13 Aug 2018 New research shows financial branch closures are piling the pressure on local high streets with nearly half (46%) of shop owners interviewed admitting that losing a local bank in the past three years has had a negative impact on their business.

The study for The Nottingham Building Society among shop owners in areas affected by closures found owners estimate their annual revenue fell by an average of 20% after their local bank branch shut its doors.

Just one in five shop owners interviewed in areas hit by branch cutbacks say the loss of the bank from the High Street had no impact on their sales.

Research from The Nottingham shows the impact of branch closures on people visiting towns affected. Around 36% of people say they would visit their town or village less if their local branch closed with two out of five (40%) saying they would make three or more fewer visits a month.

Government figures show 1,270 bank branches have shut since 2014 with 650 being axed between 2016 and 2017. This year has seen further closures announced by NatWest, Lloyds and Royal Bank of Scotland with a report commissioned last month by The Nottingham stating a further 2,400 more banks could close, risking 12,000 jobs.

The effects of branch closures are long-lasting, the research shows. More than half (54%) of owners interviewed in affected areas say they will have to take action over the next three years to address the fall in business. Nearly one in three (31%) say they will consider shutting and operating online while 15% are considering cutting jobs and 26% are considering moving their business either to a new area or to smaller premises nearby.

The society is campaigning to highlight the value of the bank branch to local towns and businesses and has doubled its network of branches to 67 over the past five years with the result that footfall has increased by around 10% potentially increasing visits to local shops.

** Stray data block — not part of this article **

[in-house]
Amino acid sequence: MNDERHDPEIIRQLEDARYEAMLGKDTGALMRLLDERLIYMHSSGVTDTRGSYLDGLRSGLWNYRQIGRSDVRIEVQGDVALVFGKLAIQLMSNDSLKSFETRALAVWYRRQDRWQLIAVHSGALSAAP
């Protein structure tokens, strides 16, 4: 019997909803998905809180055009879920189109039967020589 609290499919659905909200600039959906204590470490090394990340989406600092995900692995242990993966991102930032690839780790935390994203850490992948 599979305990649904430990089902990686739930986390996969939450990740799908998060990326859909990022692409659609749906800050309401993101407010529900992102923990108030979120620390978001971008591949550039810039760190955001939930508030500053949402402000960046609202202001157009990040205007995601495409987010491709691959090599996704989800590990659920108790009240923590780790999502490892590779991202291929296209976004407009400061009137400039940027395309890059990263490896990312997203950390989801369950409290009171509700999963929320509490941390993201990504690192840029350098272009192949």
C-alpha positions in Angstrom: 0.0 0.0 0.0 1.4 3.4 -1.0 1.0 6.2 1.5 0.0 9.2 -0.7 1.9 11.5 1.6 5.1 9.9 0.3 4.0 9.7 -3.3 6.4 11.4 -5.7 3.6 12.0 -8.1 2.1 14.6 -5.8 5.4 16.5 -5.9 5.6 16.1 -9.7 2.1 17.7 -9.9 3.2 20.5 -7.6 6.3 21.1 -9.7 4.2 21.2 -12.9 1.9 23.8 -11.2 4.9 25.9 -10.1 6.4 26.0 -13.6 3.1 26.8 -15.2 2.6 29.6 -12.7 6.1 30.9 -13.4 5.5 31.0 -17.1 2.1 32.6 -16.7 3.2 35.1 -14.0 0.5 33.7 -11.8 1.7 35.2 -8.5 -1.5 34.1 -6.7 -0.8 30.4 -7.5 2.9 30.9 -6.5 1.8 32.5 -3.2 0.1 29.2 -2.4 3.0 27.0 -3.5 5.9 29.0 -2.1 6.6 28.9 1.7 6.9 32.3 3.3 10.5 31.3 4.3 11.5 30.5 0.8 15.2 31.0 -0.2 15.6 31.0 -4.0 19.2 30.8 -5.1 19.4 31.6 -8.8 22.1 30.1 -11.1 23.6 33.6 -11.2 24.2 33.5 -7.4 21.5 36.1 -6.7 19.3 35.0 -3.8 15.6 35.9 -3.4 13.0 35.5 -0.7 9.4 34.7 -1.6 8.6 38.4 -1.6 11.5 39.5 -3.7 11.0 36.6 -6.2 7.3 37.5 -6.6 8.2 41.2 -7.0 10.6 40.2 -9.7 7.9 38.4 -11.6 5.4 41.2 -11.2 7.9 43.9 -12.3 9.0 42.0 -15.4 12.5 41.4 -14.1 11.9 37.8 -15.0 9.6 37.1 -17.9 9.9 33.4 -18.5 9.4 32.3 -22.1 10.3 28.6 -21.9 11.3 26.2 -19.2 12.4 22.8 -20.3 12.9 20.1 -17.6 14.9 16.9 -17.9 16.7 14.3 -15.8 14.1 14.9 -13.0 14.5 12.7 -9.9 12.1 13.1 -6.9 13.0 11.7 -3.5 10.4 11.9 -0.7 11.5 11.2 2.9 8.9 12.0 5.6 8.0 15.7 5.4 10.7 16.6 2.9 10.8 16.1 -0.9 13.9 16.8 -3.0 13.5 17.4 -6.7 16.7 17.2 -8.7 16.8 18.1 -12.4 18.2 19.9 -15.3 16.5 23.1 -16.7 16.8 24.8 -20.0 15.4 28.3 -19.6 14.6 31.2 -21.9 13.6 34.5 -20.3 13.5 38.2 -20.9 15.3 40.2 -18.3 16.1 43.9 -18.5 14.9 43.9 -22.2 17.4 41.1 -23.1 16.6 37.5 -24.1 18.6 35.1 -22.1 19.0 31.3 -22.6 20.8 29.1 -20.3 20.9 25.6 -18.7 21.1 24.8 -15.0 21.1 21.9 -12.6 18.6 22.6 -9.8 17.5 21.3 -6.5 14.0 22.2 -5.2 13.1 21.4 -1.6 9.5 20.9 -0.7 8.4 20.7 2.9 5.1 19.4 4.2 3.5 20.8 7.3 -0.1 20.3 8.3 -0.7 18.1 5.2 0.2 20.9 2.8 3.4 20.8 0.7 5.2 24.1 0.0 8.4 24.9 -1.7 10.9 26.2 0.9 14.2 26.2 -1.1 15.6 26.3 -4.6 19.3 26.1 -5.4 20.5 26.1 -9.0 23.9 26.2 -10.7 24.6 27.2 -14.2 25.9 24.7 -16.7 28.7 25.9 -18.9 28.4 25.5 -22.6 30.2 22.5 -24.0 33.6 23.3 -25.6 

08 Aug 2018 First-time buyers in just two regions of the UK intend to save enough money to get on the property ladder, with the rest underestimating the amount they are likely to need, according to new research.

The latest First-Time Buyers report from Yorkshire Building Society shows not being able to save enough money for a deposit is the main barrier to owning a home for more than a quarter of would-be buyers across the UK (28%), but the difference in amount buyers intend to save and might require varies significantly by region.

Based on average house prices for first-time buyers, and the corresponding average loan-to-value (LTV) required in nine regions of the UK last year[i], data analysed by the mutual reveals aspiring homeowners may be underestimating their upfront purchase budget by thousands of pounds.

London reveals the largest gap between intentions to save and the reality of purchasing a property, with almost £70,000 unaccounted for by potential first-time buyers currently saving for their first property. First-time homeowners paid on average nearly £415,000 in the area last year with an average deposit of £118,531, but the research shows potential first-time buyers intend to save less than half of this at £49,000.

Would-be homeowners in the South East may not be saving enough either, with an average first-time buyer house price of £276,930 and an average 22% deposit put down in the region, potential homeowners are likely to need nearly £61,000 to get on to the property ladder. However, the Yorkshire’s research highlights potential first-time buyers in the South East intend to save just under £43,000 to purchase a property creating a shortfall of over £18,000.